What Is Systolic & Diastolic Pressure & The Ideal Numbers

I talk a lot about the importance of having healthy blood pressure numbers not only because I have a family history of blood pressure problems… But also because blood pressure is known as the “silent killer.”

There are no real symptoms to warn you. And surprisingly, ⅓ of adults over the age of 20 have blood pressure problems. So the problem starts early. And the older we get, the worse the numbers become.

For example, over 60% of the population over the age of 65 has blood pressure problems. For women, it’s even worse because of menopause.2,3

Menopause

Sadly, 70% of the population doesn’t even know they have blood pressure problems, which greatly increases your risk of death by 43%, in addition to other health ailments.2,3

Now, before I give you the ideal blood pressure numbers, let’s first talk about what the numbers even mean.

The top number, known as Systolic, refers to the amount of pressure in your arteries during the contraction of your heart muscle. The bottom number, called Diastolic, refers to your blood pressure when your heart muscle is between beats. Both numbers are important in determining the state of your heart health.

HeartHealth

Numbers greater than the ideal range, indicate that your heart is working too hard to pump blood to the rest of your body. This obviously puts more stress on your heart, as well as your veins, blood vessels, and arteries.

In fact, this puts more pressure on your brain as well!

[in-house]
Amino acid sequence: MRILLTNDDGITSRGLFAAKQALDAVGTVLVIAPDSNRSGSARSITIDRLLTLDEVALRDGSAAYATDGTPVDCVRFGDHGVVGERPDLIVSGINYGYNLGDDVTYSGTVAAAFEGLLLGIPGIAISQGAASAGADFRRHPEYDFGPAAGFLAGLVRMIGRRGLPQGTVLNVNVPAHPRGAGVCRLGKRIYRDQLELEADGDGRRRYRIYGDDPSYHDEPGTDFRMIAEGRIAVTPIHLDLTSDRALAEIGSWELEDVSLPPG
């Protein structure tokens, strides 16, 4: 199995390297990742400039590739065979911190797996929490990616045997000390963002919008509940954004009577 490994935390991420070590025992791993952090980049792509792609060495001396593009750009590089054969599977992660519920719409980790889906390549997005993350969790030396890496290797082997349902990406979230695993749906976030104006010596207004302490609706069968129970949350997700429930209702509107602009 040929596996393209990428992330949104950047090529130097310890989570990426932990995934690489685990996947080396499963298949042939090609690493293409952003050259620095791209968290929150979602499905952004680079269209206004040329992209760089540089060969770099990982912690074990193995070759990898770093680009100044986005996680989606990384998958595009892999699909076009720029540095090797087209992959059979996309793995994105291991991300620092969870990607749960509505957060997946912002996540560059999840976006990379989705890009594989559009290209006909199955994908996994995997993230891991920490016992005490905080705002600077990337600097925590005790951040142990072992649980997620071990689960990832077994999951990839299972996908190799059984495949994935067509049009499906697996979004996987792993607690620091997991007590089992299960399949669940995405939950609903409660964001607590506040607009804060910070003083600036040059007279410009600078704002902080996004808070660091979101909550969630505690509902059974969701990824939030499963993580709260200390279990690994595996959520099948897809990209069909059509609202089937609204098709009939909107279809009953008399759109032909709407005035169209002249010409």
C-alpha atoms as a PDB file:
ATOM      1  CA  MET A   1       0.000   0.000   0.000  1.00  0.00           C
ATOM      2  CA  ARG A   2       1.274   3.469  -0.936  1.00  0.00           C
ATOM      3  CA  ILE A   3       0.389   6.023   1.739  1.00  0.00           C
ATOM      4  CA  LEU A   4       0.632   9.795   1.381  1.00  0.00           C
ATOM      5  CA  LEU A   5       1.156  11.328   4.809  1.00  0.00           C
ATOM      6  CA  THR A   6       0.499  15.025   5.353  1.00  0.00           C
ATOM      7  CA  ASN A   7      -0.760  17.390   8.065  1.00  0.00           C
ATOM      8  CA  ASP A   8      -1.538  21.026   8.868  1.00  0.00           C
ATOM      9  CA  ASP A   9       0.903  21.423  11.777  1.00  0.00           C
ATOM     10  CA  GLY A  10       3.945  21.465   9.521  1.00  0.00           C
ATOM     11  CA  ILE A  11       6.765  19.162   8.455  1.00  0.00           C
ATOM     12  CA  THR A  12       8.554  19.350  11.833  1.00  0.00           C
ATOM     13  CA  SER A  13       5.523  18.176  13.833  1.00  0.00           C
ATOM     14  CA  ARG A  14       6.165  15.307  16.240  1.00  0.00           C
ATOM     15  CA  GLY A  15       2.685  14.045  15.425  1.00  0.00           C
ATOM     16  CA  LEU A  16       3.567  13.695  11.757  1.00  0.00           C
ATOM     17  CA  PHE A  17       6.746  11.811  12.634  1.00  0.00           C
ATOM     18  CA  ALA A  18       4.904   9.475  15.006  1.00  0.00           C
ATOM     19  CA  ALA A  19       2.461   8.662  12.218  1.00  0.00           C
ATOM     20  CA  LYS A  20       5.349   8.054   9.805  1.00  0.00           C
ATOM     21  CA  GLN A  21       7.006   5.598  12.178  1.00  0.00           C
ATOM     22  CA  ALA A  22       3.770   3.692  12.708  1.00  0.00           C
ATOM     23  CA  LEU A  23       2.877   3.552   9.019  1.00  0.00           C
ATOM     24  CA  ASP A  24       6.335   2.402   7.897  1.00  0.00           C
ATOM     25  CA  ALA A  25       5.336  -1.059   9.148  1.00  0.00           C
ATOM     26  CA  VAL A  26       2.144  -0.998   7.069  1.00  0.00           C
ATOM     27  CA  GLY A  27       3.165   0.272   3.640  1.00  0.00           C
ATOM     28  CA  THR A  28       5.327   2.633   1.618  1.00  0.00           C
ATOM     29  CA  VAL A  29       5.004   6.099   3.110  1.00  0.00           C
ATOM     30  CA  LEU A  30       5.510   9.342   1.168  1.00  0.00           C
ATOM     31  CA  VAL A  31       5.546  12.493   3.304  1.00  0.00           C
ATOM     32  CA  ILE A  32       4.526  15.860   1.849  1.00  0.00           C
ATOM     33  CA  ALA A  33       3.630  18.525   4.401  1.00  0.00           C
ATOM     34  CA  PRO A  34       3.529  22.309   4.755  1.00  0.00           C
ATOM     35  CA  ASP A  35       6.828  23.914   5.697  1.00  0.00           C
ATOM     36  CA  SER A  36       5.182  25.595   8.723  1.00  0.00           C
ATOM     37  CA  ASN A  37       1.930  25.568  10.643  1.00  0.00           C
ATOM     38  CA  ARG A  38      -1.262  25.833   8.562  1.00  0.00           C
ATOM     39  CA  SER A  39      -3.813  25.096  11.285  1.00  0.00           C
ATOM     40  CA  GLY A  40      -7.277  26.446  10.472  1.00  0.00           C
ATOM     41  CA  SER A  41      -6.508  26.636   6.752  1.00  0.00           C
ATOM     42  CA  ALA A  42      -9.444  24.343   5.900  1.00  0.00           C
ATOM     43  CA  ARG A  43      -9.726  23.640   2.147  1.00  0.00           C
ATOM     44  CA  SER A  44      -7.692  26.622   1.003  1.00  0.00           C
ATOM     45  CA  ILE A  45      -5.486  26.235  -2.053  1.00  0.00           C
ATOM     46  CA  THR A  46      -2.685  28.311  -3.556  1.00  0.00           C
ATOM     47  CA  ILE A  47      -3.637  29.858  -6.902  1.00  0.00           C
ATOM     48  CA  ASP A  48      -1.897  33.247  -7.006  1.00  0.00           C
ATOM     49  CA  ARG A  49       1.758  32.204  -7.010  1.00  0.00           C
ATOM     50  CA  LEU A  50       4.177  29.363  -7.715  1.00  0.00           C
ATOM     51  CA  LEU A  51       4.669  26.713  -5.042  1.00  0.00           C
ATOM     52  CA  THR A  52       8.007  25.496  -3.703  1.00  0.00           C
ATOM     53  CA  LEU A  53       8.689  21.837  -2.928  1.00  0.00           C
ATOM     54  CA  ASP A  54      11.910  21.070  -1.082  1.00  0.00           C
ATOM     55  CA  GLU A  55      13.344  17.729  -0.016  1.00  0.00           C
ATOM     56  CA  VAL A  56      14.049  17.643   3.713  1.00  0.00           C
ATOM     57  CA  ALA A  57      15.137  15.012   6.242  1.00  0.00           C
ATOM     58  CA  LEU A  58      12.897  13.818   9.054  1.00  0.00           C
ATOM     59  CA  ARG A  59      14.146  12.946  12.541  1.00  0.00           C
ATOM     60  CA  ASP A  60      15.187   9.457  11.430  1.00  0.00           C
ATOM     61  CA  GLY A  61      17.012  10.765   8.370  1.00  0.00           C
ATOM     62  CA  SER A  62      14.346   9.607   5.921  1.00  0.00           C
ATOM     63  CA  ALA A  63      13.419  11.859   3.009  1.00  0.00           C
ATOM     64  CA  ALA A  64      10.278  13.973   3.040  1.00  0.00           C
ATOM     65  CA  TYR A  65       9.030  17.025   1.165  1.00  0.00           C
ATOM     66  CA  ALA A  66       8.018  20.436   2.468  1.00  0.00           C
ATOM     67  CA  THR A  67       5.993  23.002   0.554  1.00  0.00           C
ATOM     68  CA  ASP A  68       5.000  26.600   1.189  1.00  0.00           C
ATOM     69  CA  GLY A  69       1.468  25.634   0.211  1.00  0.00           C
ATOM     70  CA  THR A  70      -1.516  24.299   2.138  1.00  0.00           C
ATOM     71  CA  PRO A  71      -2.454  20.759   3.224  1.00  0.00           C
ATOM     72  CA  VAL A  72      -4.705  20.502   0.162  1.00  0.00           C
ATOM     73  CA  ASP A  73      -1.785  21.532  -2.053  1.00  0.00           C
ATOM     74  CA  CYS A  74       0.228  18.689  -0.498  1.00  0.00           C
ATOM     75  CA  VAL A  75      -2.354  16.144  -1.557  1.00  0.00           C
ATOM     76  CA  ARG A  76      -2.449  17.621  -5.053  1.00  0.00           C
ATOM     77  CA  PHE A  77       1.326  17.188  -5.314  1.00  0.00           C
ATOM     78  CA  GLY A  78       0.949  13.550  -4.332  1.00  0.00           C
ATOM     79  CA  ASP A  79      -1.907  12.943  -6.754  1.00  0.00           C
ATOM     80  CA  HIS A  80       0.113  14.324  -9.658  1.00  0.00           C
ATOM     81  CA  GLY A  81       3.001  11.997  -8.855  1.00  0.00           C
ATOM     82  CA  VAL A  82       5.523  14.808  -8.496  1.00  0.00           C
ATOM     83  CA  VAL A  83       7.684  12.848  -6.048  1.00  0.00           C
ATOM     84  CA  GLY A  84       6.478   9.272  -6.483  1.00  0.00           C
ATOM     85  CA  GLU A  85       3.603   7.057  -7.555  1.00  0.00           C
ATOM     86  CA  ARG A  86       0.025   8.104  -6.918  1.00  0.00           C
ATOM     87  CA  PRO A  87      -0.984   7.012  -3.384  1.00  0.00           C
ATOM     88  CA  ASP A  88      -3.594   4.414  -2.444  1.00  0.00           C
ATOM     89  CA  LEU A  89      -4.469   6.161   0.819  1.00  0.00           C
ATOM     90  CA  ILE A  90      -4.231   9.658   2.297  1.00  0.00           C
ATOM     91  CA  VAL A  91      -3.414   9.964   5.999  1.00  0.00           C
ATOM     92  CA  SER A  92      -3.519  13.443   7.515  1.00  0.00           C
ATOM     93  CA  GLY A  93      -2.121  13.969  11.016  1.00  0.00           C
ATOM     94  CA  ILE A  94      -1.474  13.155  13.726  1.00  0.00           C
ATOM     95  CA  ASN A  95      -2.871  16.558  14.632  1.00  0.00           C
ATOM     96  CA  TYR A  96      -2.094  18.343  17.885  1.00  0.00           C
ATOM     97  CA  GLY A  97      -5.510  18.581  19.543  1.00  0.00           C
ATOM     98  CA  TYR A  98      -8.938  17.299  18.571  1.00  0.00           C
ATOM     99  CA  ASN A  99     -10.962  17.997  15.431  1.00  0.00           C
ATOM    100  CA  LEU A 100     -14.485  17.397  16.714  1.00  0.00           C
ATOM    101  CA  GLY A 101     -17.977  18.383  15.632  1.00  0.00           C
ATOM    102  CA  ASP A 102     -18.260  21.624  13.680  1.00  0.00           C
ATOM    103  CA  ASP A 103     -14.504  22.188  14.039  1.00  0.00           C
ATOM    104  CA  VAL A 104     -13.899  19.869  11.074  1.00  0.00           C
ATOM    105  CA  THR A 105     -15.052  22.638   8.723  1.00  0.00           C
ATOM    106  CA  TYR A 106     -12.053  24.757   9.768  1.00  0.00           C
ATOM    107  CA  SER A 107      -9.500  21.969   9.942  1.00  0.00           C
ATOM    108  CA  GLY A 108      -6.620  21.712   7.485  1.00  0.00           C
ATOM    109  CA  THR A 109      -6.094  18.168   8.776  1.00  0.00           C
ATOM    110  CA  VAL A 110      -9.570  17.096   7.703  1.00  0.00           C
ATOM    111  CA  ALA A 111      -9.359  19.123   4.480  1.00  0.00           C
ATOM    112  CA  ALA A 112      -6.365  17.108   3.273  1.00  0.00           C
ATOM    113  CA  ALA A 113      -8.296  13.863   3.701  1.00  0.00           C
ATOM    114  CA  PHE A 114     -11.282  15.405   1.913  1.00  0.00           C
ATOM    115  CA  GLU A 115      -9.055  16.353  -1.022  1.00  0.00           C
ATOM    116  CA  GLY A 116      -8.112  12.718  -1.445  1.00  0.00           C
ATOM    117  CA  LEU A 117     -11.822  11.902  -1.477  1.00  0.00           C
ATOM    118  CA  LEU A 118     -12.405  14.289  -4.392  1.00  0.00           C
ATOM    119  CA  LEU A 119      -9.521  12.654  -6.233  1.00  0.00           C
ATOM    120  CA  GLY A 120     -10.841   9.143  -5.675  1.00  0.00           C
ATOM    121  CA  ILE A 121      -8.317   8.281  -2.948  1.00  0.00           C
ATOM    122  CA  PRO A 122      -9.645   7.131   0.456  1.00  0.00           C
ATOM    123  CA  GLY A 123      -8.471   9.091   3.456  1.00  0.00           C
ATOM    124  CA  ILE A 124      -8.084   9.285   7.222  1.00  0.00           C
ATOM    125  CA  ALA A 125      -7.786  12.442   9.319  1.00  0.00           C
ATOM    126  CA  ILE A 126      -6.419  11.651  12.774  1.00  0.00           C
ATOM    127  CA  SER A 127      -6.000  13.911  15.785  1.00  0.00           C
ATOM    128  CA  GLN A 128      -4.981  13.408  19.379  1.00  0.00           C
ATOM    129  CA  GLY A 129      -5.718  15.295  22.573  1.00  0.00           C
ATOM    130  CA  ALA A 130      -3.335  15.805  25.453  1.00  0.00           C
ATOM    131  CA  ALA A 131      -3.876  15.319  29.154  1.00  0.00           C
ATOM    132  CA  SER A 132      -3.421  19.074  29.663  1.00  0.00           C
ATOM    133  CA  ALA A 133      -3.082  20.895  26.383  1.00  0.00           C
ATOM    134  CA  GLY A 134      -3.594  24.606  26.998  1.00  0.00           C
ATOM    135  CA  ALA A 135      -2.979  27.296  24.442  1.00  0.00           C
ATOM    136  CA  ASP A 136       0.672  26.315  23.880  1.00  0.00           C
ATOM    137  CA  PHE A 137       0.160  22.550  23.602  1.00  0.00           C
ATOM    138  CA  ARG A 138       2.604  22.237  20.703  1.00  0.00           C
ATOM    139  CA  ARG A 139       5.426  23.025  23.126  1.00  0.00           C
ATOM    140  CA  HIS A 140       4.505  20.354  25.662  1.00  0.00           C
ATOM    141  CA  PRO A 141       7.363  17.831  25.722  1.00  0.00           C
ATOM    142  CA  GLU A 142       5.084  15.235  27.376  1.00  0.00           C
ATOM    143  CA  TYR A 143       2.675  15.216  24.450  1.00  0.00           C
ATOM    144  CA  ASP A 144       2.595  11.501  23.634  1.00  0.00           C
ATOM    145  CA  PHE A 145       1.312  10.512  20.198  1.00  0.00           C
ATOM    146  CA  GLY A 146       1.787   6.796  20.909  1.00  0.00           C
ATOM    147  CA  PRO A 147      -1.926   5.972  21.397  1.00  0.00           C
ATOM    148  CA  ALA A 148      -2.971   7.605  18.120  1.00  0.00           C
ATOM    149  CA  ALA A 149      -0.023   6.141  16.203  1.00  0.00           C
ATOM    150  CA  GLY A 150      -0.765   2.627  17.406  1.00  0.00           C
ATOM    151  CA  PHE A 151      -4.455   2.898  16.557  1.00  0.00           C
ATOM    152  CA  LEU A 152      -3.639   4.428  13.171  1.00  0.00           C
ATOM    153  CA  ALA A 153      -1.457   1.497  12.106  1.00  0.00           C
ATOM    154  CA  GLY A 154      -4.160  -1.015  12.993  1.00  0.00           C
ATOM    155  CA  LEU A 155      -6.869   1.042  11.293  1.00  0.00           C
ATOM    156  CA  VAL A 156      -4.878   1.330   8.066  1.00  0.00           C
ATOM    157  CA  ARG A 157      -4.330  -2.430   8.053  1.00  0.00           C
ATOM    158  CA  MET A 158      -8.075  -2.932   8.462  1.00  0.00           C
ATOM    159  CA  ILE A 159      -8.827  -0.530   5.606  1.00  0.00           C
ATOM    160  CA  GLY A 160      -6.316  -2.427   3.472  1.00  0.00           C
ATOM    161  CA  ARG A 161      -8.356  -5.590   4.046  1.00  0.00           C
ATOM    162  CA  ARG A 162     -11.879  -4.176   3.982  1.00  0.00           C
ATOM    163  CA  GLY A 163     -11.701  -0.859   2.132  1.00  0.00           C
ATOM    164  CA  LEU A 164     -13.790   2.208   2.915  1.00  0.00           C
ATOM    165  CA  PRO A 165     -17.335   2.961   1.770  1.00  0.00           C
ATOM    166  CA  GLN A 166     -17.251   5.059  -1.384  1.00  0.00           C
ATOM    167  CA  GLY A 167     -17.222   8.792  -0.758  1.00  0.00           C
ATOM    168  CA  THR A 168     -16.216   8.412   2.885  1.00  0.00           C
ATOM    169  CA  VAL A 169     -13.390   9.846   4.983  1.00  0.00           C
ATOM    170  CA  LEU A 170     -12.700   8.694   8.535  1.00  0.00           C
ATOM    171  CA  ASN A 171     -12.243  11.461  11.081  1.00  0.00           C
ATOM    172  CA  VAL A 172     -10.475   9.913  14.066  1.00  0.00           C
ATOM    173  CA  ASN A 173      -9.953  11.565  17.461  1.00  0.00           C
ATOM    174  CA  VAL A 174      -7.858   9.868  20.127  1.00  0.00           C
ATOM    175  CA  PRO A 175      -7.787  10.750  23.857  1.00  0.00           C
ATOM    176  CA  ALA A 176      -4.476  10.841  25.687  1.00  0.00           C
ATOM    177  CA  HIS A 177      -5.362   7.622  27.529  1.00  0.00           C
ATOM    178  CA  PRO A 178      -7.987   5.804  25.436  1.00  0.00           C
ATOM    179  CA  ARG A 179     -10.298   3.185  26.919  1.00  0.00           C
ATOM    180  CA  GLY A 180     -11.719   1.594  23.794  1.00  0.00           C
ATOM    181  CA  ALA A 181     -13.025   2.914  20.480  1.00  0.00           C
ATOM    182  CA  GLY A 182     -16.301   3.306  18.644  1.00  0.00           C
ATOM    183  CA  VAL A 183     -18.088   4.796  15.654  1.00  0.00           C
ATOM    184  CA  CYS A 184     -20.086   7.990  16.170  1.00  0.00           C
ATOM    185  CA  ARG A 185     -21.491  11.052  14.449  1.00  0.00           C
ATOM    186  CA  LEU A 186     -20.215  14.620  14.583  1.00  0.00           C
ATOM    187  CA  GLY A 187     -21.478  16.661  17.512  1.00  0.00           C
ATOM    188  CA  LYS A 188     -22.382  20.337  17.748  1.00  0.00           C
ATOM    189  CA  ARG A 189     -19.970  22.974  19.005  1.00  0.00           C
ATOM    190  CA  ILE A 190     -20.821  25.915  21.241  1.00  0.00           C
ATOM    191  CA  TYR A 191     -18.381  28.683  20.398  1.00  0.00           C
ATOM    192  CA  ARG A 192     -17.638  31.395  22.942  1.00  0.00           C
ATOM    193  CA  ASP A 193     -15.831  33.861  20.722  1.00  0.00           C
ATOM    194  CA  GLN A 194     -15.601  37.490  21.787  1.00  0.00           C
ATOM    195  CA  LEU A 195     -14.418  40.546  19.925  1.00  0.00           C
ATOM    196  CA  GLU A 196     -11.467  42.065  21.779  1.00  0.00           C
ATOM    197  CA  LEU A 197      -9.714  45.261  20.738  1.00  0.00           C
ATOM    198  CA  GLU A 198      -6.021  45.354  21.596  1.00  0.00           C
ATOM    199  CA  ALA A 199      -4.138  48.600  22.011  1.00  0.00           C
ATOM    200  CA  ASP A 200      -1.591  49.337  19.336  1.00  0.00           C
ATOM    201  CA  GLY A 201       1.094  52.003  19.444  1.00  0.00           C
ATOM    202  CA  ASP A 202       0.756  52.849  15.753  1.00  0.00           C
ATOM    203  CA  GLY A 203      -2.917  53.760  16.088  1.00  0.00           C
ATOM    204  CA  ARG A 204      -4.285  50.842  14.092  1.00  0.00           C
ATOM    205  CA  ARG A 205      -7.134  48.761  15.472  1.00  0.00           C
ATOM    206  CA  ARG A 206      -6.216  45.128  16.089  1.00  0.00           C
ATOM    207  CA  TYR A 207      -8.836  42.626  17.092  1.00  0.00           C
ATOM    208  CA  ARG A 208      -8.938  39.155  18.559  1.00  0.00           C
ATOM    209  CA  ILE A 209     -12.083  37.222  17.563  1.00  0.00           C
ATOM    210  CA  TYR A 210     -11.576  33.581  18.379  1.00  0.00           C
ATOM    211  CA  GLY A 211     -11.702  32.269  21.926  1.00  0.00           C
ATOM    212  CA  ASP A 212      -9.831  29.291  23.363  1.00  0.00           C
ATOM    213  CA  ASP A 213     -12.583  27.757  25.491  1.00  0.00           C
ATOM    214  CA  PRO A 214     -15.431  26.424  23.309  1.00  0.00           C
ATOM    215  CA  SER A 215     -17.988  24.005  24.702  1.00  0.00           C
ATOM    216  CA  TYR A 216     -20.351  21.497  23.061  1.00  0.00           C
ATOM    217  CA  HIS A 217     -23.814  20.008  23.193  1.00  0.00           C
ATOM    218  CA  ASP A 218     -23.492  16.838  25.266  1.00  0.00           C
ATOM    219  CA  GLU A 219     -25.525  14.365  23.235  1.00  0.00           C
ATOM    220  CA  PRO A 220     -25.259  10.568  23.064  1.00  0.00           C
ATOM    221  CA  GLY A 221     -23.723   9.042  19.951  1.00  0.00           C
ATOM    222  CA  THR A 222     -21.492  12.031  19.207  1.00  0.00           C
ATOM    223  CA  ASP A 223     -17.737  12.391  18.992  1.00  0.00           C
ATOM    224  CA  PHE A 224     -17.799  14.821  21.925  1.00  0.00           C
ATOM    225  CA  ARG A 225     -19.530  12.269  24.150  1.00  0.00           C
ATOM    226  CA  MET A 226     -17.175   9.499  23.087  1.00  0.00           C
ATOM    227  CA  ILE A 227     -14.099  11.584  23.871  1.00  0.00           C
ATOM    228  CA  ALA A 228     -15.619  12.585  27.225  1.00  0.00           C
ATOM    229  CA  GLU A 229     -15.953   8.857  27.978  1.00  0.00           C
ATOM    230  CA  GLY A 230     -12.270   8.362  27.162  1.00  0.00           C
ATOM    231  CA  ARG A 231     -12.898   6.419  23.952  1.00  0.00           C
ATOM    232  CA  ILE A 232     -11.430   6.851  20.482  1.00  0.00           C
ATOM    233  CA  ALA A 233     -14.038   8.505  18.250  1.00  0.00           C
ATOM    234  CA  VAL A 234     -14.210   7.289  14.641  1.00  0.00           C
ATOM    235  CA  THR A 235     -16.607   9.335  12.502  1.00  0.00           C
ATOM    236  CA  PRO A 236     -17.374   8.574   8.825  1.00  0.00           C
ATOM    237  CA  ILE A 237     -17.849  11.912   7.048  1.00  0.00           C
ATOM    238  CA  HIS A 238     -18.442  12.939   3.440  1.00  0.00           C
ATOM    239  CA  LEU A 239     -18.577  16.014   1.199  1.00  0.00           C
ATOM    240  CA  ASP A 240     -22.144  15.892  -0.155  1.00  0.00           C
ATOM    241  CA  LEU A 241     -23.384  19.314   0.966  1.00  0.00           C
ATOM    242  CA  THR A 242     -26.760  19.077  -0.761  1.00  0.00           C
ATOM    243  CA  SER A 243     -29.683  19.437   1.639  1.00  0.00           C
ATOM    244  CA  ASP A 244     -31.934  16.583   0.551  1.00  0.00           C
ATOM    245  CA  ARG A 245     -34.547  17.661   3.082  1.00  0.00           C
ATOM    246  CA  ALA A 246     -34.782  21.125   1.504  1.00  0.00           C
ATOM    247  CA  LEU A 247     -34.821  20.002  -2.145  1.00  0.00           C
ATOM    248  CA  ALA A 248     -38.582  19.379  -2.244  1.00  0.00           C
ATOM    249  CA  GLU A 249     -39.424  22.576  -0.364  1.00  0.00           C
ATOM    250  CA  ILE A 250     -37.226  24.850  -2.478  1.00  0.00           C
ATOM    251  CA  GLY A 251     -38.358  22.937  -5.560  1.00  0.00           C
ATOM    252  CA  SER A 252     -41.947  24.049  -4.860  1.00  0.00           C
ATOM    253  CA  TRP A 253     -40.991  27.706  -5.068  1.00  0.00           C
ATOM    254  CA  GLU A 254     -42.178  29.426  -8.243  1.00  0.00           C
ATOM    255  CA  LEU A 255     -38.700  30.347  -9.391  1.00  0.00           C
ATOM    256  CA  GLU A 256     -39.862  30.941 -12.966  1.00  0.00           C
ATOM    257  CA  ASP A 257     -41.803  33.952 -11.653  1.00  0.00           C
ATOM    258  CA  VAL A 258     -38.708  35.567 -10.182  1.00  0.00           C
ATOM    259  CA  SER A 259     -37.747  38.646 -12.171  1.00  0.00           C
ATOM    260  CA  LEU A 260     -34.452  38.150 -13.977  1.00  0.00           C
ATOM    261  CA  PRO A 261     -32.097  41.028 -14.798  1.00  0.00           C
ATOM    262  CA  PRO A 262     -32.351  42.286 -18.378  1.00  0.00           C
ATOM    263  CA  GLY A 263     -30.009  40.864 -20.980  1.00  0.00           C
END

So, what’s the ideal range?… Here’s a quick chart on blood pressure levels.4

Systolic

As you can see, anything in the red that’s over 140/90 is considered “high”. The yellow zone is better, but still a problem.

The ideal range is in the green, which is LESS than 120/80. I prefer around 110/70 or 115/75.

Now, the reason I like it lower is that studies1 have found that lower than 120 mmHg Systolic (top number) caused

  • 43% lower risk of cardiovascular accidents
  • 38% lower “heart failure”
  • 27% in fewer deaths
  • 25% lower deaths from “first” heart failures
  • 17% lower heart failures
  • 11% lower cerebrovascular accidents

So lower is better, as long as you feel fine… and preferably done naturally – through specific diet, exercise, and supplements.

Jogging

So if you want to live longer, having healthy blood pressure levels of 120/80 or lower, is a huge benefit and a necessity for total health. I would skip the drugs and try to do it naturally with diet, exercise, and supplements.

And this is really important if you’re over the age of 40 because there is a lot of clinical evidence that aging is a major contributing factor to blood pressure problems because of the change in your hormones.

Like I said, this is a very important topic to me personally, because of my family history.

  1. Sprint Research Group, Wright JT, Jr., Williamson JD, et al. A Randomized Trial of Intensive versus Standard Blood-Pressure Control. N Engl J Med. 2015;373(22):2103-16.
  2. http://www.mayoclinic.org/diseases-conditions/high-blood-pressure/basics/definition/con-20019580. Accessed August 22, 2016.
  3. http://www.cdc.gov/bloodpressure/facts.htm. Accessed June 14, 2016.
  4. http://www.bloodpressureuk.org/BloodPressureandyou/Thebasics/Bloodpressurechart/main_content/wFvl/large

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